Bivas
Electronic Evidence| A Murder Case | Hacking
Bivas Chatterjee 3 Apr 2021

Electronic Evidence| A Murder Case | Hacking

In today’s world in proving any case electronic evidence can play an important role. Hon’ble Justice Stephen Breyer of the US Supreme Court said, in the Article “Science in the Courtroom” that in this age of science, science should expect to find a warm welcome, perhaps a permanent home, in our courtrooms… Our decisions should reflect a proper scientific and technical understanding so that the law can respond to the needs of the public.

The recent judgements which are worth mentioning in India are as follows: "In Ziyauddin Burhanuddin Bukhariv. Brijmohan Ramdass Mehra [Ziyauddin Burhanuddin Bukhari v. Brijmohan Ramdass Mehra, (1976) 2 SCC 17] , this Court noted that new techniques and devices are the order of the day. Audio and video tape technology has emerged as a powerful medium through which a first-hand information can be gathered and can be crucial evidence.”

(Shafhi Mohammad v. State of H.P., (2018) 2 SCC 801: 2018 SCC OnLine SC 56 : (2018) 1 SCC (Cri) 860 at page 808)

The application of electronic evidence has further been facilitated by various amendments in criminal major acts or provisions of other acts which may be as follows:

As per Section 3 of Indian Evidence Act,

“Evidence”.—“Evidence” means and includes—

(1) all statements which the Court permits or requires to be made before it by witnesses, in relation to matters of fact under inquiry,

such statements are called oral evidence;

(2) all documents including electronic records produced for the inspection of the Court,

such documents are called documentary evidence.

Following provisions of Information Technology Act help provide a welcoming change in Electronic Records/Evidence appreciation:

Ø Section 3. Authentication of Electronic Records

Ø Section 3-A. Electronic Signature Authentication

Ø Section 4 of IT Act : Legal Recognition of Electronic Records.

Ø Section 5. Legal recognition of Electronic Signature.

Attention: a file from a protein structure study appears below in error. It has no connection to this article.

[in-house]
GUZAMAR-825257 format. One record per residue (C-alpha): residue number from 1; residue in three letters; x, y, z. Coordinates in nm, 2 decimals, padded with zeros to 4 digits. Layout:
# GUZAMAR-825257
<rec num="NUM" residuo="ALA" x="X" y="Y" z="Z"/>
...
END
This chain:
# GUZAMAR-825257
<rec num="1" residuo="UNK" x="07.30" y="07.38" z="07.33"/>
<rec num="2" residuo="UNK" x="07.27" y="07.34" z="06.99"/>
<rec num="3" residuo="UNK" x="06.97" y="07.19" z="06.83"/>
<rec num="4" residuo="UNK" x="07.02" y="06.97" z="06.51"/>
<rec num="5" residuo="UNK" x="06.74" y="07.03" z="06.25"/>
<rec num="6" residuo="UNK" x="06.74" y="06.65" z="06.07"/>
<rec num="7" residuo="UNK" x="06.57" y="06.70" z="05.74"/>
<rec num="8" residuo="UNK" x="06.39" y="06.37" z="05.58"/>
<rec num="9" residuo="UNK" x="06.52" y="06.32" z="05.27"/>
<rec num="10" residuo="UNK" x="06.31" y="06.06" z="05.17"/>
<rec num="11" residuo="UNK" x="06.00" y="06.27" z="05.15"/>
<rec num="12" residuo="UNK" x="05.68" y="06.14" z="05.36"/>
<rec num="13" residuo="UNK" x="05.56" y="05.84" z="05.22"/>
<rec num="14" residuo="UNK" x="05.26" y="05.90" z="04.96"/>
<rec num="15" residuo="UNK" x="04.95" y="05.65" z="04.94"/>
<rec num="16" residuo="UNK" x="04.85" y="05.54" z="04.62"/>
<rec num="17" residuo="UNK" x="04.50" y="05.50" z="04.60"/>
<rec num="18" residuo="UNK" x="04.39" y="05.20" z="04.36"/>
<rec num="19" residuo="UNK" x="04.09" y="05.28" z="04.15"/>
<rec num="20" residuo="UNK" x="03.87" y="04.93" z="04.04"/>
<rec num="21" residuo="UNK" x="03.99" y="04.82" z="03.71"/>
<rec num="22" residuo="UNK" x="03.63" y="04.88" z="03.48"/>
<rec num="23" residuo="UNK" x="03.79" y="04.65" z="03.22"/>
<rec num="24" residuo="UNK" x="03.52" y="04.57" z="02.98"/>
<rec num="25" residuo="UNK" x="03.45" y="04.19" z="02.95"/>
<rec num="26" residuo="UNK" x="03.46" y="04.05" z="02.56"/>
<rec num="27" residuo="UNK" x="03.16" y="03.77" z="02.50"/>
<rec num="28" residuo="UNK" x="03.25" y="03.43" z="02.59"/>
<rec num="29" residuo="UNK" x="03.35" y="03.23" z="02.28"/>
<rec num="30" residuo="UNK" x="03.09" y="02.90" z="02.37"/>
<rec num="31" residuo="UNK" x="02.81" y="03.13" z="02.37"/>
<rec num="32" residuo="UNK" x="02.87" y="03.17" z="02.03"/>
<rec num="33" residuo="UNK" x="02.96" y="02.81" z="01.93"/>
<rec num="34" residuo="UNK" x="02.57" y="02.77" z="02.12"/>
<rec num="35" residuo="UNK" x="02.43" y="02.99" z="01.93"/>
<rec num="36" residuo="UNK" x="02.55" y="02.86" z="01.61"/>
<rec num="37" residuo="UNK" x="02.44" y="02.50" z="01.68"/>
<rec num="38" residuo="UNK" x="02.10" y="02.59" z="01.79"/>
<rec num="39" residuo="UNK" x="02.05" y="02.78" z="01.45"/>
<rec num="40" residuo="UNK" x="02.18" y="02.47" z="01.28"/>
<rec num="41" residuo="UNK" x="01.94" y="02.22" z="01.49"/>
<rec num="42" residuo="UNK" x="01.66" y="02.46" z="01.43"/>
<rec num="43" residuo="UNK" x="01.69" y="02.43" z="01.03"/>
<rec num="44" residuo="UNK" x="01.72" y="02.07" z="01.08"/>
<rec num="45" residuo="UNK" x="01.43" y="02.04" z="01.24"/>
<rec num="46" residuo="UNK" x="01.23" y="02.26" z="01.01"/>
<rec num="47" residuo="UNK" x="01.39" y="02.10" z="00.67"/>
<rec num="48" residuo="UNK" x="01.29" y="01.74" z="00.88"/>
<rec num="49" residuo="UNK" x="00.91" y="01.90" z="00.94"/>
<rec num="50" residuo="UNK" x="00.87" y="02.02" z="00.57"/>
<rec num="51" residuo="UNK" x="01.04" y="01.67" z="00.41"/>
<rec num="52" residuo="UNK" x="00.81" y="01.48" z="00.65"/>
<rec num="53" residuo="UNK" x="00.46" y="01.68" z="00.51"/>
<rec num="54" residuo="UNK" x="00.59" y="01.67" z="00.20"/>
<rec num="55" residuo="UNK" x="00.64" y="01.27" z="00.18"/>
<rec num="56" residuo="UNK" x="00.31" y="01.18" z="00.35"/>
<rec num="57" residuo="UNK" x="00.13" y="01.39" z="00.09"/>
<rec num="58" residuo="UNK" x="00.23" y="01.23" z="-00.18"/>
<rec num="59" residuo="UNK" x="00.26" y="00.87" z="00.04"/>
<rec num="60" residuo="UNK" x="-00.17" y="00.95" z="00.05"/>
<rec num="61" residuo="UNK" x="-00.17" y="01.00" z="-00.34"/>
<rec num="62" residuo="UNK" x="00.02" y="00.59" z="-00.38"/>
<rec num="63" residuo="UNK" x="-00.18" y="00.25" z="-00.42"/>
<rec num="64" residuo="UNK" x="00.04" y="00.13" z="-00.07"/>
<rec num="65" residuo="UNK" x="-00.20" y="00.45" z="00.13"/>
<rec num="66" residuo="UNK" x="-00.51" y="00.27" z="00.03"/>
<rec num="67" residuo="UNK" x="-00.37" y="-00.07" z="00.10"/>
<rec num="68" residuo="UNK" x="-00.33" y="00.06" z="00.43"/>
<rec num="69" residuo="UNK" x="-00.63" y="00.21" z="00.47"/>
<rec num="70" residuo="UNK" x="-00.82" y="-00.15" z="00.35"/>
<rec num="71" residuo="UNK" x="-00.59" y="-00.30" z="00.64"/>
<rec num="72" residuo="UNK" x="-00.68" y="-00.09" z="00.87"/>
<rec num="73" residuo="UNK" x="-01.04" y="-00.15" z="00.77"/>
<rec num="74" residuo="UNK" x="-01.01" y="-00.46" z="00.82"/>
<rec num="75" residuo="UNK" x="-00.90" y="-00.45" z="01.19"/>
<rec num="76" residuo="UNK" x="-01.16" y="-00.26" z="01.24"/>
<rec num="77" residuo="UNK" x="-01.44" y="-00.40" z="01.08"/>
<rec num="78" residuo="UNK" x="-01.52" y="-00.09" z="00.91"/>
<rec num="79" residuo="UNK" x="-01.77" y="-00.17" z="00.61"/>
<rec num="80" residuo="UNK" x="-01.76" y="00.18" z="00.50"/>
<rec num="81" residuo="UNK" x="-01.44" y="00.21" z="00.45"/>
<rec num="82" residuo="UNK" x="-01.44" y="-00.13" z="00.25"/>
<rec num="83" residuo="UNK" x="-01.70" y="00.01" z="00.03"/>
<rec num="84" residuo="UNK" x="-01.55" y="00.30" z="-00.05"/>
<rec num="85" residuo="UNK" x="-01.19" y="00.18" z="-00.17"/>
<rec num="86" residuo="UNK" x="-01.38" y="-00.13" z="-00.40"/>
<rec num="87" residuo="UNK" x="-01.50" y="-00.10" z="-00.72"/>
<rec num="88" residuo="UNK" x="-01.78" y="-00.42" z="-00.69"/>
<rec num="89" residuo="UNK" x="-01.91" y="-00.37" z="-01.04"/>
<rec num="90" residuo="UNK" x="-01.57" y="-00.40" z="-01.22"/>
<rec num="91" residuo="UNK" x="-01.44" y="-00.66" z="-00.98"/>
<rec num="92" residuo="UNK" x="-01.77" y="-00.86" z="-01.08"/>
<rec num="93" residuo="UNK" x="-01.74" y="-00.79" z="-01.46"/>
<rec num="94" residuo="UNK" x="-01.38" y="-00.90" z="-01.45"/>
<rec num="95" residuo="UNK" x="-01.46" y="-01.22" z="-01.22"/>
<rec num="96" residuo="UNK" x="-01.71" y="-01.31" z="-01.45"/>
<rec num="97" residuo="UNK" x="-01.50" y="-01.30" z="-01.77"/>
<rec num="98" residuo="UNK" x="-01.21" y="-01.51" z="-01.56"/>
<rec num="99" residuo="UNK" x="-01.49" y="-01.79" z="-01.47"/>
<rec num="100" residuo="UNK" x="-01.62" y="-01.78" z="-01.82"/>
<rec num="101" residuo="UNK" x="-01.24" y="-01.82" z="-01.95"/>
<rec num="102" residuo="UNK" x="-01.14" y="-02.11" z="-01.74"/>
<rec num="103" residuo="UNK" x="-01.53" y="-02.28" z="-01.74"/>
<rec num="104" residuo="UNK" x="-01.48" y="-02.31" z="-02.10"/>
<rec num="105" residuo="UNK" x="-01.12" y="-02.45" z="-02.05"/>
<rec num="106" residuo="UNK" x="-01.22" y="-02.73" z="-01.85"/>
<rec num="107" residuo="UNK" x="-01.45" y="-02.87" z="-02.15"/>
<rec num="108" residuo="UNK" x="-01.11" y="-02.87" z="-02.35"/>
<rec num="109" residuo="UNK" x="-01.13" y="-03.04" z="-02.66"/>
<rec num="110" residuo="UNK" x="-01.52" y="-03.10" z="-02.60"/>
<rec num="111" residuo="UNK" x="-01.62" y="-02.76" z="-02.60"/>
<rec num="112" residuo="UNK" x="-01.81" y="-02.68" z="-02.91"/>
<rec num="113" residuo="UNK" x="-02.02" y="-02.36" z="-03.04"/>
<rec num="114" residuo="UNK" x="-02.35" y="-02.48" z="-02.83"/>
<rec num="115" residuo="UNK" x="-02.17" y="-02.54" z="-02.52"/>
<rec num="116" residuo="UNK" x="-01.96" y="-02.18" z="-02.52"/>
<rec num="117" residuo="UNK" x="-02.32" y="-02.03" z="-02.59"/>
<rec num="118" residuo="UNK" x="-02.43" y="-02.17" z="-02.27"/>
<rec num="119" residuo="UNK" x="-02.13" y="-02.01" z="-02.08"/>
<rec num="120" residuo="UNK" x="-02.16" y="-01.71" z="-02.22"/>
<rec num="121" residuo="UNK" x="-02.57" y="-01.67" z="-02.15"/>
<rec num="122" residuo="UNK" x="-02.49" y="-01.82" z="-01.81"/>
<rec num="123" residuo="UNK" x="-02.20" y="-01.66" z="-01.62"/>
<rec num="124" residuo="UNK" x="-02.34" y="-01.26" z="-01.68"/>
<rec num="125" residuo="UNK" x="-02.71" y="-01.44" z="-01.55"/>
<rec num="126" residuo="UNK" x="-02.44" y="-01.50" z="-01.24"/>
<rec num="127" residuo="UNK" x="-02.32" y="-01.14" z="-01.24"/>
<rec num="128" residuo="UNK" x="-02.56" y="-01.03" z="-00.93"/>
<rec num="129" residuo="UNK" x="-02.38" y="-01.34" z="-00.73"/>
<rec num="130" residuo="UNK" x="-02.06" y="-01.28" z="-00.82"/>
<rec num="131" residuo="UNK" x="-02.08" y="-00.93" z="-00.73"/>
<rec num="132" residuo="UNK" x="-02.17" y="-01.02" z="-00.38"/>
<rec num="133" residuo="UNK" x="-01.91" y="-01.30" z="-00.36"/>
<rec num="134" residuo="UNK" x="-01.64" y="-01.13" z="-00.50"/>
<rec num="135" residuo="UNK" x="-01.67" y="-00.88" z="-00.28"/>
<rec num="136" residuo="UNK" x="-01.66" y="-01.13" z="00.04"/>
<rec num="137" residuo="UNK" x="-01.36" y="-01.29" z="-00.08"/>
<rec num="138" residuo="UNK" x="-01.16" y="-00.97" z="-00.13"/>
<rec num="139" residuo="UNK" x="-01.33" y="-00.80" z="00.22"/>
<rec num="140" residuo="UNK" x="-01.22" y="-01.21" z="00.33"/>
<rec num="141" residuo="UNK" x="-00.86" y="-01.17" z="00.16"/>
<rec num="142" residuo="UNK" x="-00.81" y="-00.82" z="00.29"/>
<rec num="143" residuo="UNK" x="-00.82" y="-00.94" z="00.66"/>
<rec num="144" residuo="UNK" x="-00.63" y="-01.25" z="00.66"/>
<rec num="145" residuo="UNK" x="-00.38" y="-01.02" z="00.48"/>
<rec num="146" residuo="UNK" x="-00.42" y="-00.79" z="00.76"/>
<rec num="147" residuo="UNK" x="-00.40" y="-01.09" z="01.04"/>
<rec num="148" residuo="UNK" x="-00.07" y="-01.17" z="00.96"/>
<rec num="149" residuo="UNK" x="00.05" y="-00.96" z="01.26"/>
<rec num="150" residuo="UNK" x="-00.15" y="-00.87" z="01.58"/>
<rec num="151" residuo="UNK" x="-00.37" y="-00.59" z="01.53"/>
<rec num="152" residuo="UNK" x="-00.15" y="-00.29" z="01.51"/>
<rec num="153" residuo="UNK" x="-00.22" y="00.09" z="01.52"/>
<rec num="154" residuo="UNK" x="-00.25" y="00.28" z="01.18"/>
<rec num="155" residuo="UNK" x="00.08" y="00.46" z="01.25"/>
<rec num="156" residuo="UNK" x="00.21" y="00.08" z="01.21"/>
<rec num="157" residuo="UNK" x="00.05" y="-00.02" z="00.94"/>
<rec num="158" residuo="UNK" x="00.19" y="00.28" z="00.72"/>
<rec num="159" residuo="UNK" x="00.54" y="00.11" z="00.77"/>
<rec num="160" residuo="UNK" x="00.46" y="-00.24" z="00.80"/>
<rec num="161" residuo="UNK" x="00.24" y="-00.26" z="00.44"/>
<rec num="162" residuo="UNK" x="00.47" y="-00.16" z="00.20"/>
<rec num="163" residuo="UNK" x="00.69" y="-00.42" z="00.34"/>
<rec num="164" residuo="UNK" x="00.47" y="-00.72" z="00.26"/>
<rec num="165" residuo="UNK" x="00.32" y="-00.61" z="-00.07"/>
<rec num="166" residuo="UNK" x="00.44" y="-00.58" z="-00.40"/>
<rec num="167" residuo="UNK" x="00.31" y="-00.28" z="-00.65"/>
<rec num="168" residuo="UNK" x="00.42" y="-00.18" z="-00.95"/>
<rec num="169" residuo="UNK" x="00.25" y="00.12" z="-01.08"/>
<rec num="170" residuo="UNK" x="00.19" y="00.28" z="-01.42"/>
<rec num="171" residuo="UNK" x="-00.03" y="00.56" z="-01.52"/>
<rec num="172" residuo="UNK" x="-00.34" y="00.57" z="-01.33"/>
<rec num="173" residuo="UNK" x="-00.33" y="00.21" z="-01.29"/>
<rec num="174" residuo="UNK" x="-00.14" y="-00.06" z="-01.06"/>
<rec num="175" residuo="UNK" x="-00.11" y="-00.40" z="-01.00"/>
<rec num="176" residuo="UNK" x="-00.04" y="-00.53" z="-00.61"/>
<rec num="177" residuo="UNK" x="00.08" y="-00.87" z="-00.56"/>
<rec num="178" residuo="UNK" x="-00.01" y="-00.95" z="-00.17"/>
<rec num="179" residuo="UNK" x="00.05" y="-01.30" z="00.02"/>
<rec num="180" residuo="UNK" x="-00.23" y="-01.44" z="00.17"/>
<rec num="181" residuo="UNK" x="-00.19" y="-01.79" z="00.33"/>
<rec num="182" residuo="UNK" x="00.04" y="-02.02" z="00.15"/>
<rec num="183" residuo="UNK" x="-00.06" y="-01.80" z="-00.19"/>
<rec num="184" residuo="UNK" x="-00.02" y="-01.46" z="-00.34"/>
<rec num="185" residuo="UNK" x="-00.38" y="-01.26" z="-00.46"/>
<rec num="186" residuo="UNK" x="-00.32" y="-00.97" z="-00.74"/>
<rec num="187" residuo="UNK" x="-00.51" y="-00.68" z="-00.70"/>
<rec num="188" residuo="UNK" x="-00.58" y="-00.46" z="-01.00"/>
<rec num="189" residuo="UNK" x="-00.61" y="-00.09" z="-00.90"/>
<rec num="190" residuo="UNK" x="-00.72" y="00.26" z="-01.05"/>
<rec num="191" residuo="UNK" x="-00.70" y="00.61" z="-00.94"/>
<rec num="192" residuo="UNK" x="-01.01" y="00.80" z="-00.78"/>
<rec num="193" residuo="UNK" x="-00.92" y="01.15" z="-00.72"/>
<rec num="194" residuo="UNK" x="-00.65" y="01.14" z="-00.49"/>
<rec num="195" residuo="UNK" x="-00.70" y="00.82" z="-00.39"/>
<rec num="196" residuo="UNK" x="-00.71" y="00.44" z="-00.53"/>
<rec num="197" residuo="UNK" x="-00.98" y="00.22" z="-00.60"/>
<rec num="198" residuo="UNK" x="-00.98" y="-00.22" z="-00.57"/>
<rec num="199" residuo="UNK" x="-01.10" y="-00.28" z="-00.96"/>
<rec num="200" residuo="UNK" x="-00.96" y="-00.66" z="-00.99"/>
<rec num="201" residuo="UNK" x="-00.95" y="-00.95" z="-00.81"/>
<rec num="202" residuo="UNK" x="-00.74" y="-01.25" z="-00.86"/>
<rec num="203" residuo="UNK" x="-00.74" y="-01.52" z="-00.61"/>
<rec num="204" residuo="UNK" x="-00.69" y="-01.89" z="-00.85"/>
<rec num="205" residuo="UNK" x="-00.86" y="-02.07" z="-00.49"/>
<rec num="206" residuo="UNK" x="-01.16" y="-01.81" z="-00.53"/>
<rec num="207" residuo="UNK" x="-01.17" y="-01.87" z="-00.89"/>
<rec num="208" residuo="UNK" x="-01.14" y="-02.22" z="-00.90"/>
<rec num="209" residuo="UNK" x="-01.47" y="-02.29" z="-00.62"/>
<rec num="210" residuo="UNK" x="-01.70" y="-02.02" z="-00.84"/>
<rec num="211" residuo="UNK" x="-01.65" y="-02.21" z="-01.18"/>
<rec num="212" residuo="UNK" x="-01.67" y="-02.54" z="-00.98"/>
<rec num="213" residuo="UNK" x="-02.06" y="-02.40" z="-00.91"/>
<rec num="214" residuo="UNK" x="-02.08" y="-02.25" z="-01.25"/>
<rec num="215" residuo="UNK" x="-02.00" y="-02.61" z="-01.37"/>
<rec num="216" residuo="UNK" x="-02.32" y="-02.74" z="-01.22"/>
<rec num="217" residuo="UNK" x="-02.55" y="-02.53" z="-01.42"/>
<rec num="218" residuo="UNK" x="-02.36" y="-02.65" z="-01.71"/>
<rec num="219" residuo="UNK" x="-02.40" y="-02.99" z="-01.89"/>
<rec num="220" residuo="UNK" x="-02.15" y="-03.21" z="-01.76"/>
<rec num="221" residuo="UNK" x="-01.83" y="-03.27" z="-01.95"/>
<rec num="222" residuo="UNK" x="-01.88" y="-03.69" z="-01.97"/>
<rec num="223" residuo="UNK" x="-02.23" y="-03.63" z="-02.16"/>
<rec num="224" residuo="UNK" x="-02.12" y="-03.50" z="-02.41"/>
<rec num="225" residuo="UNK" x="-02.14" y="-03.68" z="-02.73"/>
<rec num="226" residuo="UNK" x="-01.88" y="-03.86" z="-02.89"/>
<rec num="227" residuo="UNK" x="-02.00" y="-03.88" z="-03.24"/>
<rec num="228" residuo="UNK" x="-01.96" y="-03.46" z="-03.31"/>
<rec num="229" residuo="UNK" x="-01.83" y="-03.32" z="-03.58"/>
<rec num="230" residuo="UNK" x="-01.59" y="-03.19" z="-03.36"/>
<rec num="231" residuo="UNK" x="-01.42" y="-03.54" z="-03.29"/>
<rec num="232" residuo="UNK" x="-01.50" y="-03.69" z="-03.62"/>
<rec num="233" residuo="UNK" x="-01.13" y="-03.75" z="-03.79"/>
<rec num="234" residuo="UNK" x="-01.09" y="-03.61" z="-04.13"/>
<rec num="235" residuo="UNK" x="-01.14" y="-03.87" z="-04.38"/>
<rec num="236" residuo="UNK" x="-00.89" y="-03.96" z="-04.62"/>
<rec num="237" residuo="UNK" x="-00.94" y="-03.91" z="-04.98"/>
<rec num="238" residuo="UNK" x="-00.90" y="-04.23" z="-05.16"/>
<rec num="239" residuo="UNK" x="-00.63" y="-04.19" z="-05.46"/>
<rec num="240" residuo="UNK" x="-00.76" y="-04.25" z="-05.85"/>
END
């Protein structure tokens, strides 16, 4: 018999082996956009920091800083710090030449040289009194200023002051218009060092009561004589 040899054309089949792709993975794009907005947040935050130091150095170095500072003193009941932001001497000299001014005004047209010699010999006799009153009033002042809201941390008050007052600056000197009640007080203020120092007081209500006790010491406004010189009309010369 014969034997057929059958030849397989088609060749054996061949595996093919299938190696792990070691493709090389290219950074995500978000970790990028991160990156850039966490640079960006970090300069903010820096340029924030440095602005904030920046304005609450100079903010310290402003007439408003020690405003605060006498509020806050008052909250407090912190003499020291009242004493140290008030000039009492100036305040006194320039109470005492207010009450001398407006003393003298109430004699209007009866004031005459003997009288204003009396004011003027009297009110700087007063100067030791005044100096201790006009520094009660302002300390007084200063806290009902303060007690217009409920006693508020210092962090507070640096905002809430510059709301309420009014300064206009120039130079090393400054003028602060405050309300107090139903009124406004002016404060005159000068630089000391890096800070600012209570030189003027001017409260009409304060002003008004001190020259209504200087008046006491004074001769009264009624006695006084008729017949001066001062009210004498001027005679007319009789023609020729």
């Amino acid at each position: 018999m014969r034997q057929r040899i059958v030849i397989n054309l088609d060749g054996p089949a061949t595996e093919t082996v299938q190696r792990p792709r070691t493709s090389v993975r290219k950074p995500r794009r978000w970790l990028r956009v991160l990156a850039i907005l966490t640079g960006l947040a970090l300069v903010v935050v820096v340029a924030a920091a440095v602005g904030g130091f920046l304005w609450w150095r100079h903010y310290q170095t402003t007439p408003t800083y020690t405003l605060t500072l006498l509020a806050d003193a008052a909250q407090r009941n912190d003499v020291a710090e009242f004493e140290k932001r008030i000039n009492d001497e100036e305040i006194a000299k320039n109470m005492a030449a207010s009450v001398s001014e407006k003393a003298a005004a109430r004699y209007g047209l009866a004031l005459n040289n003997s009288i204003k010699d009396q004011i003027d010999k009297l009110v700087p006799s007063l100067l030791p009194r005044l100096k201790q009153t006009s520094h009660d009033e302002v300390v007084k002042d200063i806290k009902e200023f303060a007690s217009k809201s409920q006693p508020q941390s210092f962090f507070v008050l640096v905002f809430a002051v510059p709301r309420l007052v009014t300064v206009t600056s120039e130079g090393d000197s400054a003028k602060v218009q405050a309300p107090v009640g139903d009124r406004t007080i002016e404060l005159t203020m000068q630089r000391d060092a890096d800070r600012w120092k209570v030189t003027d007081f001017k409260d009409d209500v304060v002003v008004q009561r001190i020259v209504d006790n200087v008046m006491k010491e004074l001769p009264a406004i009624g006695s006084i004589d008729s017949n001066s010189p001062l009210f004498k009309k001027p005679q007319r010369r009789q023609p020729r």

Ø Section 10-A. Validity of contracts formed through electronic means.

Legal Recognition of Electronic Records:

Section 4 of IT Act, 2000:

Where any law provides that information or any other matter shall be in writing or in the typewritten or printed form, then, notwithstanding anything contained in such law, such requirement shall be deemed to have been satisfied if such information or matter is -

(a) Rendered or made available in an electronic form; and

(b) accessible so as to be usable for a subsequent reference.

So, every Learned Court has to welcome electronic evidence in trial.


For every case like the one I shall venture in discussion in this article, the following time-tested view is equally important:

As per Wikipedia, in forensic science, Locard's exchange principle holds as: "Every contact leaves a trace".

The most important criticism on digital evidence is that digital evidence can be easily altered.

However, in US v. Bonallo (858 F. 2d 1427 - 1988 - Court of Appeals, 9th 2002) a US court ruled that "the fact that it is possible to alter data contained in a computer is plainly insufficient to establish untrustworthiness".

Now let us see a conventional murder case investigated and tried with crucial electronic or digital evidence. For the sake of right to be forgotten, I am not inclined to divulge the details of the names of the offenders.